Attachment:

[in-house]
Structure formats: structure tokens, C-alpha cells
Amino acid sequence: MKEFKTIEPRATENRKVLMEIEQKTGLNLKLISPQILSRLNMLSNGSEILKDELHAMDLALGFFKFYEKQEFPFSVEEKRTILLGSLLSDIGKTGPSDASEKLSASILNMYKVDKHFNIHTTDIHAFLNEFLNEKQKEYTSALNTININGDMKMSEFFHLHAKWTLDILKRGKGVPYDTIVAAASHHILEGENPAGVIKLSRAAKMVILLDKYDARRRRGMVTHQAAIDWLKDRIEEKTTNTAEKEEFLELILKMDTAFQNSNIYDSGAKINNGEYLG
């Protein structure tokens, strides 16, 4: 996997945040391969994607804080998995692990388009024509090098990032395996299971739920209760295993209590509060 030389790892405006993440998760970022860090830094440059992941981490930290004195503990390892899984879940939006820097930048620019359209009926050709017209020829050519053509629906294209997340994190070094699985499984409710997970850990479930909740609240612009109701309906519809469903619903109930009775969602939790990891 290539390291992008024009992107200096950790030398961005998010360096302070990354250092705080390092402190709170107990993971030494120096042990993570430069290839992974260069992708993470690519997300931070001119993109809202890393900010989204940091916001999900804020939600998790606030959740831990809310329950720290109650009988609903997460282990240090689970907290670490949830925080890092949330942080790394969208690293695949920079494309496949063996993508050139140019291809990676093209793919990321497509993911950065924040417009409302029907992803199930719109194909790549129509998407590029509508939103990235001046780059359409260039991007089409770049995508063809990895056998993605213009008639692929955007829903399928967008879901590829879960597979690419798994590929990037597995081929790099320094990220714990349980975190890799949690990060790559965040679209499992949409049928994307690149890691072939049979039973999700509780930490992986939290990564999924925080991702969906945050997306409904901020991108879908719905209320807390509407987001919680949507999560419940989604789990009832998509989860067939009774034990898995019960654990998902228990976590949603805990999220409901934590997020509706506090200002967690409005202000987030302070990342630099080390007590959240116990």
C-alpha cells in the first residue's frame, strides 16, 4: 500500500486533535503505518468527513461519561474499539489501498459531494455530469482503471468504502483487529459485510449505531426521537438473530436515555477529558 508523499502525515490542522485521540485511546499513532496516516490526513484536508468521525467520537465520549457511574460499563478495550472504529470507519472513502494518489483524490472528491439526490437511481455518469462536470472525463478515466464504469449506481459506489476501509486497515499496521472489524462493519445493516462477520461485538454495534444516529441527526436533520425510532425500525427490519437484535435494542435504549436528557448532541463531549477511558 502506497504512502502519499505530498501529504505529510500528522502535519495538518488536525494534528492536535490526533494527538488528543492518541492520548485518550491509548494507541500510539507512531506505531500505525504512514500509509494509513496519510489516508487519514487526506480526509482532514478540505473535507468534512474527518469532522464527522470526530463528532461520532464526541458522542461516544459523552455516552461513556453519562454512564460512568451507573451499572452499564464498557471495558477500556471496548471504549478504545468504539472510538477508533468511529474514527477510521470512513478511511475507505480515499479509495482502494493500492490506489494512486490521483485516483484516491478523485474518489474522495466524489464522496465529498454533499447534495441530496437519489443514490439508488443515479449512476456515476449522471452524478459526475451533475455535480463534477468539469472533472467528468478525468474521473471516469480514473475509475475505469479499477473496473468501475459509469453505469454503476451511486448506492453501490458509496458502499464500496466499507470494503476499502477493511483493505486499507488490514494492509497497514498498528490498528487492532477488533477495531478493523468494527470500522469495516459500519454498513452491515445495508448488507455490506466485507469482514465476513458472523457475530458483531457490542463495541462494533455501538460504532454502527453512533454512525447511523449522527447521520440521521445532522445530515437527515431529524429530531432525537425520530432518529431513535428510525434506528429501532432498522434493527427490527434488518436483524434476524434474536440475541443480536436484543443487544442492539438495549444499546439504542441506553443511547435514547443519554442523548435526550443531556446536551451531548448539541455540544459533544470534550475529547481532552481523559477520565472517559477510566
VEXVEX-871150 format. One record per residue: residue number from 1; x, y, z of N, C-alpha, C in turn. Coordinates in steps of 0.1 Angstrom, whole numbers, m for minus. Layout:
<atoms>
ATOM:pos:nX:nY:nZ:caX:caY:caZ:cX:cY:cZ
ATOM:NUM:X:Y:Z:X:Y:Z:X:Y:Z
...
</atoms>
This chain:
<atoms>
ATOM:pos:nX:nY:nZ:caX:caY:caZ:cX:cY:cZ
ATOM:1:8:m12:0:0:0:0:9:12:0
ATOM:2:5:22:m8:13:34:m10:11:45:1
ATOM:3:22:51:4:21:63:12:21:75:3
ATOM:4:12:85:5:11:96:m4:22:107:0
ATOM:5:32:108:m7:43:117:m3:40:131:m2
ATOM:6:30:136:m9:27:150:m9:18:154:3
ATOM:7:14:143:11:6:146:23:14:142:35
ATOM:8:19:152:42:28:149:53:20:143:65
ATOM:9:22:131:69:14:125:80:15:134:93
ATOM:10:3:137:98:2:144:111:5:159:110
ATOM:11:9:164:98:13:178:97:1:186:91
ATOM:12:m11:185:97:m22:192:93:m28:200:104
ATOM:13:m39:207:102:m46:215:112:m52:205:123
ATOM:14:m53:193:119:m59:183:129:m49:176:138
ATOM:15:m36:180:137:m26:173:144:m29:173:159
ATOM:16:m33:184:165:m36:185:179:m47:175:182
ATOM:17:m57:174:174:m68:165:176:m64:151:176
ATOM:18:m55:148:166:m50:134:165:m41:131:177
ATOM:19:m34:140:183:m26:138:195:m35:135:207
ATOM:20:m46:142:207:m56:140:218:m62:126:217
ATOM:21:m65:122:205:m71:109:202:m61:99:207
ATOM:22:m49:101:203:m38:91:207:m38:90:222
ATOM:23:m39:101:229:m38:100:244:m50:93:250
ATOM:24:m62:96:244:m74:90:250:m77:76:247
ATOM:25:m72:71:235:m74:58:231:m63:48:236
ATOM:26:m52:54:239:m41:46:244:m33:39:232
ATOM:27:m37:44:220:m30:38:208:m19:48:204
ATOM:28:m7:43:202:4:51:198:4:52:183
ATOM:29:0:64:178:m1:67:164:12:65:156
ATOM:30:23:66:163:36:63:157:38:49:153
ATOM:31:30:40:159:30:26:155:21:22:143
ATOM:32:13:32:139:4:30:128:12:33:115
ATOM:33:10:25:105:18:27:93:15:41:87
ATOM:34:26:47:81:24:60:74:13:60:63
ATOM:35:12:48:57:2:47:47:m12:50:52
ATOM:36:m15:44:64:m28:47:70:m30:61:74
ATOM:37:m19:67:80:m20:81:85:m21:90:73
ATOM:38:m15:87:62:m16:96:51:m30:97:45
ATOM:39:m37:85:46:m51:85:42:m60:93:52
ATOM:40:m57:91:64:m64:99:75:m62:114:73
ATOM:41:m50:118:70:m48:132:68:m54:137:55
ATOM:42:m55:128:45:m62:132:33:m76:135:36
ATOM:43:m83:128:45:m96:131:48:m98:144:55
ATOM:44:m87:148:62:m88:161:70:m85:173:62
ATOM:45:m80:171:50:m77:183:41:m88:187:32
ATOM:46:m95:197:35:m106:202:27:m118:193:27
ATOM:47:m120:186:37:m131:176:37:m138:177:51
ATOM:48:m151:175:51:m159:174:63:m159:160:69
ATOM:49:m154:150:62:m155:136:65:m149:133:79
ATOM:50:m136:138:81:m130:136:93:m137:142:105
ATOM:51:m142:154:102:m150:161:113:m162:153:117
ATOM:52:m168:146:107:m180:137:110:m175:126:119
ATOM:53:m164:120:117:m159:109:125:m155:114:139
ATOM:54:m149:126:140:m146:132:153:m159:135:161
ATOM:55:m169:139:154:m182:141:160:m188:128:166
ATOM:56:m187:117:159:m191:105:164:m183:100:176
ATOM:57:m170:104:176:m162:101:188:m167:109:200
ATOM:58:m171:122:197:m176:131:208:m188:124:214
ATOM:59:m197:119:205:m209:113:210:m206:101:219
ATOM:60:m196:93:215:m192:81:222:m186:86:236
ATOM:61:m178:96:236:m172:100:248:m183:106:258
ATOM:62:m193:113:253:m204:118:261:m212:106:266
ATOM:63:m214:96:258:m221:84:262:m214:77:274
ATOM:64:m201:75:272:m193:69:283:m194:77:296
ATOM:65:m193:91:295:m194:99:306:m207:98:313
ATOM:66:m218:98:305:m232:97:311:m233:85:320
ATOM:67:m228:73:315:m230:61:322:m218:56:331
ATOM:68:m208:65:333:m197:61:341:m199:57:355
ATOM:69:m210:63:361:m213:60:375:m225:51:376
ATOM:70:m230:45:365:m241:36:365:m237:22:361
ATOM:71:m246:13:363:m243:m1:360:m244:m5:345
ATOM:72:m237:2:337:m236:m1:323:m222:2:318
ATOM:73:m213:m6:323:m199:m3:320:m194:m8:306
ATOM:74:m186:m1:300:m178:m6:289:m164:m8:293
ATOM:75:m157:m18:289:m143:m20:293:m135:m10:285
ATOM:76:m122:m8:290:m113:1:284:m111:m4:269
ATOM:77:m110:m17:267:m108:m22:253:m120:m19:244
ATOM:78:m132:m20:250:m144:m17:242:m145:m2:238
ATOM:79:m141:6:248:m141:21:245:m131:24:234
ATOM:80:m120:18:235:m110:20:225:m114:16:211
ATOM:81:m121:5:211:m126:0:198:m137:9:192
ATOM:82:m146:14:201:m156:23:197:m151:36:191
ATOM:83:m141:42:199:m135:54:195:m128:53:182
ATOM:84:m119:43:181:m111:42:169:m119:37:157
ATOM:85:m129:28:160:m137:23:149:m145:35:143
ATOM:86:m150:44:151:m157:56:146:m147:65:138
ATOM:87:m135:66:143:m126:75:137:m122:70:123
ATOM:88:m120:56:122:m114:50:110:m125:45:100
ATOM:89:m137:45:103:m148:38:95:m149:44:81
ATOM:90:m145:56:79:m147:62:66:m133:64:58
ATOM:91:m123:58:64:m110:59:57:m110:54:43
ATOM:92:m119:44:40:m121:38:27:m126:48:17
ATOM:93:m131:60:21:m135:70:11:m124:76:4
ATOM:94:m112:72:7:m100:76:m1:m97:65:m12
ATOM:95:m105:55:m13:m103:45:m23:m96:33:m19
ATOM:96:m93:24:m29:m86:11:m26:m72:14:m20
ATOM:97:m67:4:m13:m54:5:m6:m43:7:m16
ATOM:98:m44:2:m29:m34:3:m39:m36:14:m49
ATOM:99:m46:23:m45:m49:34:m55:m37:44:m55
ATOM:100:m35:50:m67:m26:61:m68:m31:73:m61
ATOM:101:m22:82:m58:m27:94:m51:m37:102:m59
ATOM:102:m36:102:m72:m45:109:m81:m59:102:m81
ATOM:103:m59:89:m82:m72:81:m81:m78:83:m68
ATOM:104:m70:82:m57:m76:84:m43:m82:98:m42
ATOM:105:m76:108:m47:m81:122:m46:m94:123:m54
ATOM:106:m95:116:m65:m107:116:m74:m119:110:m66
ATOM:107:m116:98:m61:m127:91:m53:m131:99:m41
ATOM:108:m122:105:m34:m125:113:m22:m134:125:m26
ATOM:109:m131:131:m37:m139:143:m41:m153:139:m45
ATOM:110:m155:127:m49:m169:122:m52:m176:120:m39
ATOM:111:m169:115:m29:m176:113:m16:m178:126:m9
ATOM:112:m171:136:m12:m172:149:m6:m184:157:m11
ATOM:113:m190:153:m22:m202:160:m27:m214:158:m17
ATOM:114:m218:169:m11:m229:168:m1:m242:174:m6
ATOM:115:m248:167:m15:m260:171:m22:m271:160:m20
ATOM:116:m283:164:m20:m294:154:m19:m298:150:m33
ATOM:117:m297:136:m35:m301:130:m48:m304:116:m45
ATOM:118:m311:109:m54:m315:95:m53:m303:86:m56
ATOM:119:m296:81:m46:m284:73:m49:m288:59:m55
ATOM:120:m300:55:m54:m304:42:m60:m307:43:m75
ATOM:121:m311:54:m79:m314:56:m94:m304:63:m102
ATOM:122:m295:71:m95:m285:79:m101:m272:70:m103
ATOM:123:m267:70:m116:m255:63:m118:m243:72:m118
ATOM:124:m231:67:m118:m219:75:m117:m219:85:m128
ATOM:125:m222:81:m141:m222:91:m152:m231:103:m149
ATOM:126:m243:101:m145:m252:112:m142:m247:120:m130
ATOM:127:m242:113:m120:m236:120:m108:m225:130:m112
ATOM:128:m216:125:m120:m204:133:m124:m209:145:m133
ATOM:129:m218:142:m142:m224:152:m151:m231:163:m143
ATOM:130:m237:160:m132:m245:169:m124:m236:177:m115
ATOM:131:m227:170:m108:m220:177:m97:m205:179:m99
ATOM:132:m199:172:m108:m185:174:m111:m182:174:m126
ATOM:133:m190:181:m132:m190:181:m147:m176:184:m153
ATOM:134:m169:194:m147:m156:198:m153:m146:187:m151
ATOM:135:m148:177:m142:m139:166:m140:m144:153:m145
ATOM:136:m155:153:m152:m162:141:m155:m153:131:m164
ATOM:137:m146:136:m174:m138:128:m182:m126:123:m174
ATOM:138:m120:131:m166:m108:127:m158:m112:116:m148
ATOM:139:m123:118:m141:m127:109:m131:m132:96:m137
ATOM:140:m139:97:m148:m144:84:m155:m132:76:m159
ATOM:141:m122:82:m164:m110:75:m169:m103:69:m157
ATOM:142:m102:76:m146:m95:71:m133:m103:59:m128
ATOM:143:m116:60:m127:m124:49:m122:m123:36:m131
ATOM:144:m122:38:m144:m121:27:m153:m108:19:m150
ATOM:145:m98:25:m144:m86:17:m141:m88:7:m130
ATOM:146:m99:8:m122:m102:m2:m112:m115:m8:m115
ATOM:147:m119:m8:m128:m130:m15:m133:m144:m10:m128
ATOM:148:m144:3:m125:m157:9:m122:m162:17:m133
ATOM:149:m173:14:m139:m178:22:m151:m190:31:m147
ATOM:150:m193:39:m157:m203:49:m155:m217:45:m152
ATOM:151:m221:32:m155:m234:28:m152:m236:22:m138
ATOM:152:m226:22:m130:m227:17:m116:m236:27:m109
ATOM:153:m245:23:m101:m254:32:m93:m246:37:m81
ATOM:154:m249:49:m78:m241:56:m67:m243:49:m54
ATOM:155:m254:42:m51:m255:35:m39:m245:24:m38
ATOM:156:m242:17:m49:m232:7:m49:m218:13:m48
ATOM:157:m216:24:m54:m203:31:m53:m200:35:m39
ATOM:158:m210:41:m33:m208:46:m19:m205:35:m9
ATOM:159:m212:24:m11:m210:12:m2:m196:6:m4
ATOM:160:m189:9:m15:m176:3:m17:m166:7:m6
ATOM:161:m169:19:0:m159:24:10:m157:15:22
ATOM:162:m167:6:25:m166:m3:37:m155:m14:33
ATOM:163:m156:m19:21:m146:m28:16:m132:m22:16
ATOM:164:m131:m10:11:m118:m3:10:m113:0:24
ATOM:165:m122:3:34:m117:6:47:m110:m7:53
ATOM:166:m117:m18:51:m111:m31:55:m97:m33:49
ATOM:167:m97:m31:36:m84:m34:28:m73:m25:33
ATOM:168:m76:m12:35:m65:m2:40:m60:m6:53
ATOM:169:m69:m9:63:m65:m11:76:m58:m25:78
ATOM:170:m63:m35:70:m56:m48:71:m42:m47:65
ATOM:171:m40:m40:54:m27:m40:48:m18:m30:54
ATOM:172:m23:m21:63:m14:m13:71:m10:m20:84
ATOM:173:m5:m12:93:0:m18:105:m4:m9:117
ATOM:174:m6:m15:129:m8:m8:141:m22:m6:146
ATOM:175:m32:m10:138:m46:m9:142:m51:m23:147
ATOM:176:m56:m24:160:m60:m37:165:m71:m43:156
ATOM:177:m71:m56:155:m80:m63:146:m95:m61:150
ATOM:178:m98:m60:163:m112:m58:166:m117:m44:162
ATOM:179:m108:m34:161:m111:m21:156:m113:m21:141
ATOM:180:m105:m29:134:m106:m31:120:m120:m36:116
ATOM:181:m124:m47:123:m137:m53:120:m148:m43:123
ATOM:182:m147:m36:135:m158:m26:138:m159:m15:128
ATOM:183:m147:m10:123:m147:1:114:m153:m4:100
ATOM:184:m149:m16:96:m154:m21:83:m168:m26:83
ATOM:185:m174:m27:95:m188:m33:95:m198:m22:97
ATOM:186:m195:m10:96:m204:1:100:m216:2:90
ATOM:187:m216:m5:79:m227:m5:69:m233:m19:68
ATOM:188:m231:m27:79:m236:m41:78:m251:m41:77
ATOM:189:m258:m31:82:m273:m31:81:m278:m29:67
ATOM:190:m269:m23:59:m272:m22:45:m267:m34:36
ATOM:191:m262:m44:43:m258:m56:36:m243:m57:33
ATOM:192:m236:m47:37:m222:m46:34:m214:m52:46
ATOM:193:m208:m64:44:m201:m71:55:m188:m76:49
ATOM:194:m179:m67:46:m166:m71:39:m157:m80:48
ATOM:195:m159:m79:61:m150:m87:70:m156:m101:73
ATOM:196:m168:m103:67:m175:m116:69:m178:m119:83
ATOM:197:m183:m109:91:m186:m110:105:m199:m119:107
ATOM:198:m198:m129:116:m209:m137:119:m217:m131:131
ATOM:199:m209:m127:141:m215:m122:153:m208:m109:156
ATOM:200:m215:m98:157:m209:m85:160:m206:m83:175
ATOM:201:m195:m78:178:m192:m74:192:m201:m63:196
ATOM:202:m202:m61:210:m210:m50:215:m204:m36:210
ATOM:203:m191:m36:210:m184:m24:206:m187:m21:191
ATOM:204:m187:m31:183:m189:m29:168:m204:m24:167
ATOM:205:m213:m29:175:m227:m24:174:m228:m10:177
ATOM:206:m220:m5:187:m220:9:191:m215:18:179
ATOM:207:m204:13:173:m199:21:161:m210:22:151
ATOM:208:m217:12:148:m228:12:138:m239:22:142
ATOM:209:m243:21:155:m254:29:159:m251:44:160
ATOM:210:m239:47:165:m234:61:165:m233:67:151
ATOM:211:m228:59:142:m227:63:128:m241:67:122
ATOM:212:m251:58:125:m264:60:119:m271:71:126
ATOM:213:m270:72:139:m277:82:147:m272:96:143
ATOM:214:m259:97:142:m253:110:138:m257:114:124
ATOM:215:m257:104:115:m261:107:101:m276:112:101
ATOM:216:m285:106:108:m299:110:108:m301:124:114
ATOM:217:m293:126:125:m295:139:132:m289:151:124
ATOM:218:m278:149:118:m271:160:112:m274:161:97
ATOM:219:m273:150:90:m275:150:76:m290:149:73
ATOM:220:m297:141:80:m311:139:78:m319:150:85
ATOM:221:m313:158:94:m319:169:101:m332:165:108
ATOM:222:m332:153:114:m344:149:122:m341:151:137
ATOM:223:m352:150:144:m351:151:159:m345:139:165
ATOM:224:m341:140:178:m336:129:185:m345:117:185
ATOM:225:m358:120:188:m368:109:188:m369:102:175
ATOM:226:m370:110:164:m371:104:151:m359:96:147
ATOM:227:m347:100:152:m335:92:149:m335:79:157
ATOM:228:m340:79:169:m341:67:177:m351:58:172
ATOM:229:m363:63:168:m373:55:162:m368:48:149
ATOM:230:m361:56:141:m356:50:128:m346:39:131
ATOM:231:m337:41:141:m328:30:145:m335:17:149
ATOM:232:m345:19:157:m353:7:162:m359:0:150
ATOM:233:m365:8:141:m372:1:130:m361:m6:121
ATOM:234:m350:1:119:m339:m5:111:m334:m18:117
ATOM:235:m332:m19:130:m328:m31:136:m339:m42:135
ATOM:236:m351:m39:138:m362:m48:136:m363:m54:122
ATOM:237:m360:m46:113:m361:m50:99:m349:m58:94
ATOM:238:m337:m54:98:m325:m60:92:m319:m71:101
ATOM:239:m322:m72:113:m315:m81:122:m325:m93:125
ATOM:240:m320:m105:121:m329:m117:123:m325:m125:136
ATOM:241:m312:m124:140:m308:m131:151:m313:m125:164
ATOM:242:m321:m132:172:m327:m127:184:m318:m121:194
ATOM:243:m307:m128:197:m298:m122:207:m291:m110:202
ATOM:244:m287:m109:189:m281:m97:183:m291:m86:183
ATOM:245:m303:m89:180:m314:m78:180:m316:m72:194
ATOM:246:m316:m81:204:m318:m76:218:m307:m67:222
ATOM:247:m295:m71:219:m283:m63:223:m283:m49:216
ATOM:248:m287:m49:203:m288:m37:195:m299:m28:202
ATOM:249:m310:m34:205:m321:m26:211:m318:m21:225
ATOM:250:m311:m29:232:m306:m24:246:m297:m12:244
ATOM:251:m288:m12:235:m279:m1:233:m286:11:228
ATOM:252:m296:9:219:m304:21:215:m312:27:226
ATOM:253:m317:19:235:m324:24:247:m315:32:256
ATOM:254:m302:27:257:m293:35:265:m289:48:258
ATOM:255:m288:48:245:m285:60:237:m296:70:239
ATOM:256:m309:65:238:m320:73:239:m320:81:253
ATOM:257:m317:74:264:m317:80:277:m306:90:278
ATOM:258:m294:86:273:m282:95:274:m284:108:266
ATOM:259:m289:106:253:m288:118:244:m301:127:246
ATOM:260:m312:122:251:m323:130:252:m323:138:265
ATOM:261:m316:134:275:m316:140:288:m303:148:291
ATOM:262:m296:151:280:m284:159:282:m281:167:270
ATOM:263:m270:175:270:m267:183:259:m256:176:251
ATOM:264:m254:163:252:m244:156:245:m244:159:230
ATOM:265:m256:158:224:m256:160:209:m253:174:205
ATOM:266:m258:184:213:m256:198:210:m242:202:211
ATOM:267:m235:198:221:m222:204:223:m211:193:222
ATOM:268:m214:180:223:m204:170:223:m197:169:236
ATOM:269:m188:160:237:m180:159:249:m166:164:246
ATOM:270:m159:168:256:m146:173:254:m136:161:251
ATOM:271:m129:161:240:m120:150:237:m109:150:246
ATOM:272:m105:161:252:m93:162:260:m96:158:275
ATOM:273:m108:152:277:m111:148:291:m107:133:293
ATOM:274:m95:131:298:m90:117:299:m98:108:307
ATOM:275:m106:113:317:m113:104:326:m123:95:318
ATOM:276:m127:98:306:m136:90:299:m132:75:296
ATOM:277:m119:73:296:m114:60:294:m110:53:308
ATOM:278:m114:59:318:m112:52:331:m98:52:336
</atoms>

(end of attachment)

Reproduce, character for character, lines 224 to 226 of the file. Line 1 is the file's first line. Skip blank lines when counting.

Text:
ATOM:210:m239:47:165:m234:61:165:m233:67:151
ATOM:211:m228:59:142:m227:63:128:m241:67:122
ATOM:212:m251:58:125:m264:60:119:m271:71:126